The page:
Phoenix Zones Initiative

Advancing the Rights, Health, and Wellbeing of People, Animals, and the Planet

Albuquerque, NM   |  https://phoenixzonesinitiative.org

Mission

Phoenix Zones Initiative powers a movement to advance the interconnected rights, health, and wellbeing of people, animals, and the planet.

Ruling year info

2019

President/CEO

Dr. Hope Ferdowsian

Main address

13170-B Central Ave SE PMB 385

Albuquerque, NM 87123 USA

Show more addresses

EIN

84-2337171

NTEE code info

Alliance/Advocacy Organizations (W01)

Alliance/Advocacy Organizations (R01)

Alliance/Advocacy Organizations (D01)

IRS filing requirement

This organization is required to file an IRS Form 990-N.

Programs and results

What we aim to solve

SOURCE: Self-reported by organization

Disease patterns, the climate crisis, and countless patterns of exploitation have shown that the rights, health, and wellbeing of people and animals are intimately connected. Emerging pandemics and social and environmental injustices illustrate these interconnections in real time. The novel coronavirus pandemic has shed a light on these important connections and gross inequities in society, and it has also created opportunities to re-envision our relationships with each other, animals, and our life-sustaining planet.

Our programs

SOURCE: Self-reported by organization

What are the organization's current programs, how do they measure success, and who do the programs serve?

Phoenix Zones Initiative Programs

Working from both the ground up, and the top down, Phoenix Zones Initiative creates and fuels evidence-based models of transformation that recognize connections between human, animal, and environmental wellbeing, and we offer expertise, resources, and tailored training to help others to do the same.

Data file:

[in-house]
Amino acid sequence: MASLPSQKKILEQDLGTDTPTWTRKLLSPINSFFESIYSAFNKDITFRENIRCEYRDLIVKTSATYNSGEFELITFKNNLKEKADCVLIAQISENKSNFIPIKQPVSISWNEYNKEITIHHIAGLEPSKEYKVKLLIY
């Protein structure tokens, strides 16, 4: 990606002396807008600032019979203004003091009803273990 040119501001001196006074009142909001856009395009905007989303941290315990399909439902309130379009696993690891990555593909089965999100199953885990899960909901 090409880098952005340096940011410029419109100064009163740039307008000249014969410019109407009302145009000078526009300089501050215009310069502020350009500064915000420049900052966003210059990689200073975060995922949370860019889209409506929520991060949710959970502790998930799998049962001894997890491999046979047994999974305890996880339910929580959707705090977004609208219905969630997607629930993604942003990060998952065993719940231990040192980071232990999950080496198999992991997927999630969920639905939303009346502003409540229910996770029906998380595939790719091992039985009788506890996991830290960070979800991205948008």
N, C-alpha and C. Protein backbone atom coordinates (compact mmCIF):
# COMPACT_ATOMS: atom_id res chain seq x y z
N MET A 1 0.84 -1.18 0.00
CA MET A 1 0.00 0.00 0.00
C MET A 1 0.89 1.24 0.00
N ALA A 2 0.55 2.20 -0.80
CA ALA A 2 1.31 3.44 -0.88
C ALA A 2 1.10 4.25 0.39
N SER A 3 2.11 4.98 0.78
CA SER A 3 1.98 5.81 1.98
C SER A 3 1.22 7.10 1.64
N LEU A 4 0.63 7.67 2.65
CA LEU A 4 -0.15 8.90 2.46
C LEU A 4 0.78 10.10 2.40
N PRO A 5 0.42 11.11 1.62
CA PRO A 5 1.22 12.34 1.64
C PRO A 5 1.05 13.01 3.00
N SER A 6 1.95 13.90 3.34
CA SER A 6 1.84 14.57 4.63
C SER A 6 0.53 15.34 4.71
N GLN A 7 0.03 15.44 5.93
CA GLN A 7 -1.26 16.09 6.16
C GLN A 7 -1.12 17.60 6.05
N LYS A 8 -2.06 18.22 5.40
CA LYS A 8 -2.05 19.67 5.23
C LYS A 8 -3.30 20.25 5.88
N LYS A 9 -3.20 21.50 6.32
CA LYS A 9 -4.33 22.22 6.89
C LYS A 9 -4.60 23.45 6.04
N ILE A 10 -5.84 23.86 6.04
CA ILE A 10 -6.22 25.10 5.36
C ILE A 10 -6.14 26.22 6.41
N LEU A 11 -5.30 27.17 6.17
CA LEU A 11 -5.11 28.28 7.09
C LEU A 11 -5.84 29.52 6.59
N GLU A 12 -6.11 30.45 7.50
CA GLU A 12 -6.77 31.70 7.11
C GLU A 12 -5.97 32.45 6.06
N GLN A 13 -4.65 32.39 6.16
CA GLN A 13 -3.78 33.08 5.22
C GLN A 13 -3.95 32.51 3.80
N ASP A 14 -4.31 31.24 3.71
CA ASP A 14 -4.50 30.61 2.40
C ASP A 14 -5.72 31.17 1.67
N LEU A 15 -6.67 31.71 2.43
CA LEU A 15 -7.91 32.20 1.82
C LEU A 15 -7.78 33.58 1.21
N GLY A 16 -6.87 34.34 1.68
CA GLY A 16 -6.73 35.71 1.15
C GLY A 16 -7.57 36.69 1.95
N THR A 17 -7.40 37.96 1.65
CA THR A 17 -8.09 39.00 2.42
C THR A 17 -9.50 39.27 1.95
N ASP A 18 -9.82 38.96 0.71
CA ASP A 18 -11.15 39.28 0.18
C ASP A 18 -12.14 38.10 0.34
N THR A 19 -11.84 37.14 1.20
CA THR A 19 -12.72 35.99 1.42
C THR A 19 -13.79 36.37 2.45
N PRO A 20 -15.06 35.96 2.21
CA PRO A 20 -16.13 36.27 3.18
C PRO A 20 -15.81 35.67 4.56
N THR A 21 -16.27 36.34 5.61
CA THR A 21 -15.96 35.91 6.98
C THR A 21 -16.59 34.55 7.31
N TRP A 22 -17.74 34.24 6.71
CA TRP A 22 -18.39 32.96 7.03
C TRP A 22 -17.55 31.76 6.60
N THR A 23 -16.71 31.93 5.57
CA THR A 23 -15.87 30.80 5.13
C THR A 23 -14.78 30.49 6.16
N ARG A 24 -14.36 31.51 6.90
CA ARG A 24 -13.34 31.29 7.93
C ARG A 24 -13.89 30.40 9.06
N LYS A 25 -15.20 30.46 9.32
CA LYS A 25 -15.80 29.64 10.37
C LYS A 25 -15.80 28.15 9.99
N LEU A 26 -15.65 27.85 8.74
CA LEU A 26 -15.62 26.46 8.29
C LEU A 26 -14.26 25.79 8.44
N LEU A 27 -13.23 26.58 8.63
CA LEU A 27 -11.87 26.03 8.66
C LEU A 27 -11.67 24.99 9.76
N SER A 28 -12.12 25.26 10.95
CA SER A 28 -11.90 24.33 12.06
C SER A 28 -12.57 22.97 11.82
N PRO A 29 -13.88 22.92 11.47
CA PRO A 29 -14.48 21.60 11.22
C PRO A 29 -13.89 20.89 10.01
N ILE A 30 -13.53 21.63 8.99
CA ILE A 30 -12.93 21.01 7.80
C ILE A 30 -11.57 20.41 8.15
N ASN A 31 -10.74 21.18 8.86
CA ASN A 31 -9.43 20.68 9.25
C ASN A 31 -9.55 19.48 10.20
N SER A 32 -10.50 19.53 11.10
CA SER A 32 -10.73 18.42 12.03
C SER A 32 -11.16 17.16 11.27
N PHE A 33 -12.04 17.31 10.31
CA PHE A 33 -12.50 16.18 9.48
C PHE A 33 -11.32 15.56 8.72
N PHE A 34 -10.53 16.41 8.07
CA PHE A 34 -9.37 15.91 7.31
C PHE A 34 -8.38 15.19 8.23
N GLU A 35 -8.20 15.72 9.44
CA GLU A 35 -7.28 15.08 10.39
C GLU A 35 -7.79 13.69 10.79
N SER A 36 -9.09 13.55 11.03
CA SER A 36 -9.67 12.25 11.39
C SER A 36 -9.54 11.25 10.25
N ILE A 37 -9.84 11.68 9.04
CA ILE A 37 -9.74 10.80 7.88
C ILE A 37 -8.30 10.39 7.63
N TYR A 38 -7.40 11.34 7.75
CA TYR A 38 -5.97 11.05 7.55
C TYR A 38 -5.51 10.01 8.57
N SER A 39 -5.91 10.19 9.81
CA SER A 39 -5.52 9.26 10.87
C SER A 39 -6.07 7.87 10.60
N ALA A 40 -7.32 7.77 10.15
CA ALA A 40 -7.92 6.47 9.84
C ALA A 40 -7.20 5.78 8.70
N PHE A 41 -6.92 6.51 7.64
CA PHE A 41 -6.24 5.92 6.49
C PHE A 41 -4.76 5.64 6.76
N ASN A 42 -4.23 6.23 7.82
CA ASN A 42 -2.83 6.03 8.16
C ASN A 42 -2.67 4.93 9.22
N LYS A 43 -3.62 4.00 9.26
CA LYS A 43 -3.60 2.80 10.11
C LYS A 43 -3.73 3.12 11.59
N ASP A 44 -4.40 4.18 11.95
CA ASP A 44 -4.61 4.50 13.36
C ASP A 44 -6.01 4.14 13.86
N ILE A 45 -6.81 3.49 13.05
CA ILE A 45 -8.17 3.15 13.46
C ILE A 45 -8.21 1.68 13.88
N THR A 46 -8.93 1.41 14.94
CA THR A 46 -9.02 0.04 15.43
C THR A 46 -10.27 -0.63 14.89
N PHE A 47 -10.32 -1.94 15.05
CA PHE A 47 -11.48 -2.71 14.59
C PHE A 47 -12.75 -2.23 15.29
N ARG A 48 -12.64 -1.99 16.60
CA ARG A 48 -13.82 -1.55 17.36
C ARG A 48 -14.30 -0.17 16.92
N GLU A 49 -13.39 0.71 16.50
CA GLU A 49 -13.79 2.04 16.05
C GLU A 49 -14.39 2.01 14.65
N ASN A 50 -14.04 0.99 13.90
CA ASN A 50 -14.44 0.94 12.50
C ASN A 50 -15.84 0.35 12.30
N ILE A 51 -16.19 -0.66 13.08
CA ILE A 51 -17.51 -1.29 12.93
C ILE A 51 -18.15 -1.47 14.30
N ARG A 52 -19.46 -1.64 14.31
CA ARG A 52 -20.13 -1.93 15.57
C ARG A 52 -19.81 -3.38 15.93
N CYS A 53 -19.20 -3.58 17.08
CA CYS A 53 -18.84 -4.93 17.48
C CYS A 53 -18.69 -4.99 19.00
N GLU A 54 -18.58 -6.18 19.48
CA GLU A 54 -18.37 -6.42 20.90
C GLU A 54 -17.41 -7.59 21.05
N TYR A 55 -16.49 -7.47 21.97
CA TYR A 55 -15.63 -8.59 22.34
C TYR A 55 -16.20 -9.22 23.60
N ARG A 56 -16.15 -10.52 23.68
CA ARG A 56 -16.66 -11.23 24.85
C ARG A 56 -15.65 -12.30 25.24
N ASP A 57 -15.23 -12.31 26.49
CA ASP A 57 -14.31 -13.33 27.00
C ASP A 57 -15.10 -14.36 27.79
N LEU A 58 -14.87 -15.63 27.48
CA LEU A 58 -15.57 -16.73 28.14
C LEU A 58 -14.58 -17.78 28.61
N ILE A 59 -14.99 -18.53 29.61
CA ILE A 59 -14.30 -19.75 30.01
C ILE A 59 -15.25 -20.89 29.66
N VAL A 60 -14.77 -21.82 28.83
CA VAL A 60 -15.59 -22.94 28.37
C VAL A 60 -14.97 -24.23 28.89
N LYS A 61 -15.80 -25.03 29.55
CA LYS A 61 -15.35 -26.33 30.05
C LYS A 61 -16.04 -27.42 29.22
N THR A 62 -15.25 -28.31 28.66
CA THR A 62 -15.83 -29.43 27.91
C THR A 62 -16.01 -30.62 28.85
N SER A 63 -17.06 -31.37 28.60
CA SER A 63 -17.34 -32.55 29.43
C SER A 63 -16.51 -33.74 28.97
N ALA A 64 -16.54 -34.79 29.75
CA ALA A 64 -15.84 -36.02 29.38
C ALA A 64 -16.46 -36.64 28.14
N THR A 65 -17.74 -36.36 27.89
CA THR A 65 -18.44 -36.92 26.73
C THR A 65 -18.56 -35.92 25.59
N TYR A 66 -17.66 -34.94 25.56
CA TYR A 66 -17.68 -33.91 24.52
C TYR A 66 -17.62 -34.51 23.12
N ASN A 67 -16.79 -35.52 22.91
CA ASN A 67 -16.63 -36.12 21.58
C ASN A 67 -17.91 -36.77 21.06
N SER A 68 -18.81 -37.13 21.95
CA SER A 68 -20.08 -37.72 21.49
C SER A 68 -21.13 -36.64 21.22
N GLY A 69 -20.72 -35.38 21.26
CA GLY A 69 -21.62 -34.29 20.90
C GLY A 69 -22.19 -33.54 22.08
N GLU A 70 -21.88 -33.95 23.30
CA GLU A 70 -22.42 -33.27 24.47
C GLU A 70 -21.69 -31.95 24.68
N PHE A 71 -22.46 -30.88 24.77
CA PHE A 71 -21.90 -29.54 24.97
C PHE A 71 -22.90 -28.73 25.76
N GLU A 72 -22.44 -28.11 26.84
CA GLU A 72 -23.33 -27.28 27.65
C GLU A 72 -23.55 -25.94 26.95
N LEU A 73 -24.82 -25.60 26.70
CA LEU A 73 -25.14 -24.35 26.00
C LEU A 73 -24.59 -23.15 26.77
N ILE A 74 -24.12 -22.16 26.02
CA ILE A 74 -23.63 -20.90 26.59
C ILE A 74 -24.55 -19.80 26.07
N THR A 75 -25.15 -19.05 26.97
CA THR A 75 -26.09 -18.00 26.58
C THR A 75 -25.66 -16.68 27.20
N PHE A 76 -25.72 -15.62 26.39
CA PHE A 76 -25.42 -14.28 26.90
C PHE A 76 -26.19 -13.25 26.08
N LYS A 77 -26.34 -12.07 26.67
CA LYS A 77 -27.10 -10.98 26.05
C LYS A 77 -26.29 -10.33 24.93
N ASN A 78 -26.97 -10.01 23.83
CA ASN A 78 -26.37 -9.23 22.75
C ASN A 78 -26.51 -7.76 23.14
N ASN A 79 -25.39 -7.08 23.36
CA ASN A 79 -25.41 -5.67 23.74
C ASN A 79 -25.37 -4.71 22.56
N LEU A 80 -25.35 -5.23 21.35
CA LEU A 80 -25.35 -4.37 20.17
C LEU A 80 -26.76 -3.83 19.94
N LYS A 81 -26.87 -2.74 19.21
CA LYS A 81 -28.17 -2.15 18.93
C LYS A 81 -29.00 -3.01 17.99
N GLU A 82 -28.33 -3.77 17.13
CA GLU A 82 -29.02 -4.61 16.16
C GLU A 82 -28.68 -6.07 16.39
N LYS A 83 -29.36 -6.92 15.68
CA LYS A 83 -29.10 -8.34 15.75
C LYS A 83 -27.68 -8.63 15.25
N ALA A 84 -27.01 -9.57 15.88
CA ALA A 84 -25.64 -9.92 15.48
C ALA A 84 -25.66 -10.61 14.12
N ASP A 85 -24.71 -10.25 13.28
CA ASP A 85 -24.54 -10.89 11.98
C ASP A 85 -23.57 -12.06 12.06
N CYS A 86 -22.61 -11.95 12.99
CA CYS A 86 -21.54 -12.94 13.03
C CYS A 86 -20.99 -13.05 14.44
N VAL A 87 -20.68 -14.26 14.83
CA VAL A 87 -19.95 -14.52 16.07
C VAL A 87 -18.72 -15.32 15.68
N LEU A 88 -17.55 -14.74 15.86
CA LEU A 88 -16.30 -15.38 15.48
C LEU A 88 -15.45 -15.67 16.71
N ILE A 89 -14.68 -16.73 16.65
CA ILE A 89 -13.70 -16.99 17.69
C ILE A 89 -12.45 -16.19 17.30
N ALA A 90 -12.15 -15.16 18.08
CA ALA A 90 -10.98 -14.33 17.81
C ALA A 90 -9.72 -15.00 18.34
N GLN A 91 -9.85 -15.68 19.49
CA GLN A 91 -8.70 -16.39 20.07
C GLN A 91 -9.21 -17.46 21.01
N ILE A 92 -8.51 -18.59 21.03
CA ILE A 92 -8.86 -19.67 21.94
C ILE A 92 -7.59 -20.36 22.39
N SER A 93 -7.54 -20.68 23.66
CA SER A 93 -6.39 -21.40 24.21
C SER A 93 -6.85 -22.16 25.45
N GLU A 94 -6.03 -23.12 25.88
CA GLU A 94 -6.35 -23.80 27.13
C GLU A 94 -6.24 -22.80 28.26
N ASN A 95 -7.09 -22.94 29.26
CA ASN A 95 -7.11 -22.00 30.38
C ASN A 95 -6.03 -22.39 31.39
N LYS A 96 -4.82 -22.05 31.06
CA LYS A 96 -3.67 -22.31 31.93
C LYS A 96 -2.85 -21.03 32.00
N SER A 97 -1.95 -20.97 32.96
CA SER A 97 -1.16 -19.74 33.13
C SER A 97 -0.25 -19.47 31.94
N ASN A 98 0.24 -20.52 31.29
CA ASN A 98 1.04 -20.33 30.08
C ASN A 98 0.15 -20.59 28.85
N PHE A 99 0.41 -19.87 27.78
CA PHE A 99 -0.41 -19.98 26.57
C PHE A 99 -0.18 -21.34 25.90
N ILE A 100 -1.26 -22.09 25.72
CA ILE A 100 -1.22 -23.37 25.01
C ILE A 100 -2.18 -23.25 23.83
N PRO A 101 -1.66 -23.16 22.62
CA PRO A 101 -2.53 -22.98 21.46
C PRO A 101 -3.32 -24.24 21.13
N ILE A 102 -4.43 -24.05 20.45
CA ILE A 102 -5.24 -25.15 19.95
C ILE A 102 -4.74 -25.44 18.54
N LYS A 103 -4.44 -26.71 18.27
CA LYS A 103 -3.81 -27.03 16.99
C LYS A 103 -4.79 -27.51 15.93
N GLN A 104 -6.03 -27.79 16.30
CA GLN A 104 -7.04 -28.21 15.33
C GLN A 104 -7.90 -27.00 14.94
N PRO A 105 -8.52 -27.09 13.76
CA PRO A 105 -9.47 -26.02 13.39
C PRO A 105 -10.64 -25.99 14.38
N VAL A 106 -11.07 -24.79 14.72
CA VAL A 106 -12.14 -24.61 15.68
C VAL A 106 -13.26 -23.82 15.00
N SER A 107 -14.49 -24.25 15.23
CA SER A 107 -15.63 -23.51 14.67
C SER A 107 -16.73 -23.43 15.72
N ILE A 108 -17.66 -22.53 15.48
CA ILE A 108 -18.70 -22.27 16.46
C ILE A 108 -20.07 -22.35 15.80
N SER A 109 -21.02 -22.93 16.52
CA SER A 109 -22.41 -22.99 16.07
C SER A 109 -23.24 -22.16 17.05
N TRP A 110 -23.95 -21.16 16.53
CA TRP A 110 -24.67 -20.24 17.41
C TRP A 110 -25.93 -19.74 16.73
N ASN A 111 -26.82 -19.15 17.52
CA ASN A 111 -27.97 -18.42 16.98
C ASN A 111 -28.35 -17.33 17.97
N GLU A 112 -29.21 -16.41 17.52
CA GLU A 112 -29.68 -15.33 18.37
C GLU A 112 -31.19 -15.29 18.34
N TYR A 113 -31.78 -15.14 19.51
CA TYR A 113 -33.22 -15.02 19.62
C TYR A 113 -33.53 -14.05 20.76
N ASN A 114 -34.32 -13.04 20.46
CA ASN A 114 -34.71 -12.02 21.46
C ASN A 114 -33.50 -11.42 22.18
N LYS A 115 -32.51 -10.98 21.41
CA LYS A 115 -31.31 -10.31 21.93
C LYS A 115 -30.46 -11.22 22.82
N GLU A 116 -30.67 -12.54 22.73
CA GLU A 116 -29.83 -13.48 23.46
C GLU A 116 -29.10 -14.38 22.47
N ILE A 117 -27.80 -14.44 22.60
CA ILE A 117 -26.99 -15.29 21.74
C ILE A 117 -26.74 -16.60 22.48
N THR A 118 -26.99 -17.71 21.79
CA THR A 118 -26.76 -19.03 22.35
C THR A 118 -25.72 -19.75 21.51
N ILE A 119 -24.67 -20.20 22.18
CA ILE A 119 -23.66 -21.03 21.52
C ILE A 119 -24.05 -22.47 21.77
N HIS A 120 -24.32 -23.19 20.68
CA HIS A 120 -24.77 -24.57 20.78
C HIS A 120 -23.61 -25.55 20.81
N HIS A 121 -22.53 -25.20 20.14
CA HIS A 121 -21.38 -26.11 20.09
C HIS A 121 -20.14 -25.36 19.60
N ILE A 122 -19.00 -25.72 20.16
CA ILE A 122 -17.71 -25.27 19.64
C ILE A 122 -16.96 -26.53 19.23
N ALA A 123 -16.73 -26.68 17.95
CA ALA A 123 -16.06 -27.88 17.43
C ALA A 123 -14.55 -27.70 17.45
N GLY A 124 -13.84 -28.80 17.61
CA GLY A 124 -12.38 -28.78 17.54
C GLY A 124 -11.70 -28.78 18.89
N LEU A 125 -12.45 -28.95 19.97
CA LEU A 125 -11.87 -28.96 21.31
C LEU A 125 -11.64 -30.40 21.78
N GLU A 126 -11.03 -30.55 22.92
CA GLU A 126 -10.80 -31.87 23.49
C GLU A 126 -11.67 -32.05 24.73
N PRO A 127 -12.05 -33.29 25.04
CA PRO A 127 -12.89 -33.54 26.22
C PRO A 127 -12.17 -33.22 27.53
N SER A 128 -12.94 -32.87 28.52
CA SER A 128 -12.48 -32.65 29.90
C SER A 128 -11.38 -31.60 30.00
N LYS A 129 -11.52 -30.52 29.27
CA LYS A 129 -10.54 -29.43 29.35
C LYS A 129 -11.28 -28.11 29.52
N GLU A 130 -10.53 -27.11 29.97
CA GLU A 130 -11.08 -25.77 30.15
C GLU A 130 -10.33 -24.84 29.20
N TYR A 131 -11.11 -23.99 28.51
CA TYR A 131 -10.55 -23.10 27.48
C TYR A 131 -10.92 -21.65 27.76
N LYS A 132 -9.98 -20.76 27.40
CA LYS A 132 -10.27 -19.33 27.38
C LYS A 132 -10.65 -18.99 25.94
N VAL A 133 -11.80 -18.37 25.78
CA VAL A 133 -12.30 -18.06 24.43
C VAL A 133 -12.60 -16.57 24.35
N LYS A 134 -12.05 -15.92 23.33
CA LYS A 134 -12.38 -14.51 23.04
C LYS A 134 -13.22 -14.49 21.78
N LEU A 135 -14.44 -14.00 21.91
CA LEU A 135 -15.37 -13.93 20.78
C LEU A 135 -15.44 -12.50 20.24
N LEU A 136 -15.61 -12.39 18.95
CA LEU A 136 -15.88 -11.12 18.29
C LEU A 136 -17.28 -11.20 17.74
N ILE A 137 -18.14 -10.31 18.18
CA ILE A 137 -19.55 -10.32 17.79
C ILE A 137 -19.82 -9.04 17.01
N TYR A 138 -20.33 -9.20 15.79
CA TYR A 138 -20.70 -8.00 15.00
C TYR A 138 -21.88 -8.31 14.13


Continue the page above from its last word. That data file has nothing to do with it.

Phoenix Zones Initiative also works directly on systems change, in order to make it easier for those working locally to build stronger, more resilient communities.

Phoenix Zones Initiative programs center on five areas:
1) Food—The global food market
2) Fiber—The clothing and textile industry
3) Community—Urban and rural environments
4) Knowledge—Research and education
5) Service—Community and public service

Phoenix Zones Initiative takes a three-fold approach:
1) Research and analysis of complex, interconnected problems
2) Identification of holistic solutions that honor the rights, health, and wellbeing of people, animals, and the planet
3) Advocacy for grassroots and systems-level reform and scalable, sustainable, evidence-based models of change

In Phoenix Zones Initiative’s first full year, people like you have helped Phoenix Zones Initiative:
1) Inform and advance two federal bills in the US House and Senate that restrict or ban animal trafficking in the US and internationally, and which would also help prevent future pandemics.
2) Engage with intergovernmental organizations like UNICEF and national children’s rights organizations on how to work together to end child trafficking.
3) Advance support for human and nonhuman rights, health, and wellbeing through articles, editorials, white papers, webinars, the arts, and an effective advocacy toolkit.
4) Extend the influence of a health and rights-based message via conferences and webinars that have reached thousands of people.
5) Build novel coalitions with groups like the Harvard FXB Health and Human Rights Consortium, and environmental consortiums like the US Climate Action Network.
6) Establish working groups to provide key leadership on how to create more ethical and compassionate food, fiber, and research systems.
7) Co-edit a forthcoming Health and Human Rights Journal issue on ecological justice and the interconnected right to health for people and animals.
8) Launch tactical research and government agency audits to identify how governments could better meet the needs of the most vulnerable.

Details about Phoenix Zones Initiative's policy agenda and programs can be found at https://phoenixzonesinitiative.org.

Population(s) Served
Adults
Children and youth
Ethnic and racial groups
Health
Social and economic status

Where we work

Our results

SOURCE: Self-reported by organization

How does this organization measure their results? It's a hard question but an important one.

Number of reports written/published

This metric is no longer tracked.
Totals By Year
Related Program

Phoenix Zones Initiative Programs

Type of Metric

Output - describing our activities and reach

Direction of Success

Increasing

Context Notes

To learn more about Phoenix Zones Initiative's publications, please visit the Resource Center: https://www.phoenixzonesinitiative.org/resources/.

Number of organizational partners

This metric is no longer tracked.
Totals By Year
Related Program

Phoenix Zones Initiative Programs

Type of Metric

Output - describing our activities and reach

Direction of Success

Increasing

Context Notes

Number of partners brought together in coalition, partnership, or alliance.